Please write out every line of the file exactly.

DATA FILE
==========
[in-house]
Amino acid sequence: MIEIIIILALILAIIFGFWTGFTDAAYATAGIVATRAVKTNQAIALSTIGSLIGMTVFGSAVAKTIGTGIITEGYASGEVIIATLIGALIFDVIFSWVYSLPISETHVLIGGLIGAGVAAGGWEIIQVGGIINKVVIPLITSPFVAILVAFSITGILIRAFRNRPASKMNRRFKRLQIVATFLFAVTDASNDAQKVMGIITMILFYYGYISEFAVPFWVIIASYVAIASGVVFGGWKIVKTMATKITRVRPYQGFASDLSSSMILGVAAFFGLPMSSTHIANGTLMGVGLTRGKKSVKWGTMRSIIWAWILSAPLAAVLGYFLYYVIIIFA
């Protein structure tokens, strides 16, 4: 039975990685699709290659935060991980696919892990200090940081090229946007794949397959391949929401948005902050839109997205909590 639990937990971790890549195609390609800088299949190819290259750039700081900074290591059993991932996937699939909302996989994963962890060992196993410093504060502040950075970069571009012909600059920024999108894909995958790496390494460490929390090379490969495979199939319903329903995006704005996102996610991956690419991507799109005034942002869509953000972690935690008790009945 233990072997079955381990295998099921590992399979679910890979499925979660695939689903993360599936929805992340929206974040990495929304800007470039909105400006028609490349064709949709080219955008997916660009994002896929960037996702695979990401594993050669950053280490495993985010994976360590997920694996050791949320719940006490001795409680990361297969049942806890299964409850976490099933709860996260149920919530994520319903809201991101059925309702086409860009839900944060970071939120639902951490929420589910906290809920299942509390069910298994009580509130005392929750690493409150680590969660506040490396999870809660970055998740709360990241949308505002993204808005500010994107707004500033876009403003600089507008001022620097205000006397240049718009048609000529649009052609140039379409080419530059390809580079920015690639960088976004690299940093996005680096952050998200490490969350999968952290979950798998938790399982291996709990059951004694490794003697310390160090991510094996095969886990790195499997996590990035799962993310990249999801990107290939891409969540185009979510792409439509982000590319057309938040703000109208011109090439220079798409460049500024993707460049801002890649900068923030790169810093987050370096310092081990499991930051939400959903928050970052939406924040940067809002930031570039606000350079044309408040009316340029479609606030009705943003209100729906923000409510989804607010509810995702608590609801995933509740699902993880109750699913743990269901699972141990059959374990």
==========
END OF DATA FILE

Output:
[in-house]
Amino acid sequence: MIEIIIILALILAIIFGFWTGFTDAAYATAGIVATRAVKTNQAIALSTIGSLIGMTVFGSAVAKTIGTGIITEGYASGEVIIATLIGALIFDVIFSWVYSLPISETHVLIGGLIGAGVAAGGWEIIQVGGIINKVVIPLITSPFVAILVAFSITGILIRAFRNRPASKMNRRFKRLQIVATFLFAVTDASNDAQKVMGIITMILFYYGYISEFAVPFWVIIASYVAIASGVVFGGWKIVKTMATKITRVRPYQGFASDLSSSMILGVAAFFGLPMSSTHIANGTLMGVGLTRGKKSVKWGTMRSIIWAWILSAPLAAVLGYFLYYVIIIFA
């Protein structure tokens, strides 16, 4: 039975990685699709290659935060991980696919892990200090940081090229946007794949397959391949929401948005902050839109997205909590 639990937990971790890549195609390609800088299949190819290259750039700081900074290591059993991932996937699939909302996989994963962890060992196993410093504060502040950075970069571009012909600059920024999108894909995958790496390494460490929390090379490969495979199939319903329903995006704005996102996610991956690419991507799109005034942002869509953000972690935690008790009945 233990072997079955381990295998099921590992399979679910890979499925979660695939689903993360599936929805992340929206974040990495929304800007470039909105400006028609490349064709949709080219955008997916660009994002896929960037996702695979990401594993050669950053280490495993985010994976360590997920694996050791949320719940006490001795409680990361297969049942806890299964409850976490099933709860996260149920919530994520319903809201991101059925309702086409860009839900944060970071939120639902951490929420589910906290809920299942509390069910298994009580509130005392929750690493409150680590969660506040490396999870809660970055998740709360990241949308505002993204808005500010994107707004500033876009403003600089507008001022620097205000006397240049718009048609000529649009052609140039379409080419530059390809580079920015690639960088976004690299940093996005680096952050998200490490969350999968952290979950798998938790399982291996709990059951004694490794003697310390160090991510094996095969886990790195499997996590990035799962993310990249999801990107290939891409969540185009979510792409439509982000590319057309938040703000109208011109090439220079798409460049500024993707460049801002890649900068923030790169810093987050370096310092081990499991930051939400959903928050970052939406924040940067809002930031570039606000350079044309408040009316340029479609606030009705943003209100729906923000409510989804607010509810995702608590609801995933509740699902993880109750699913743990269901699972141990059959374990």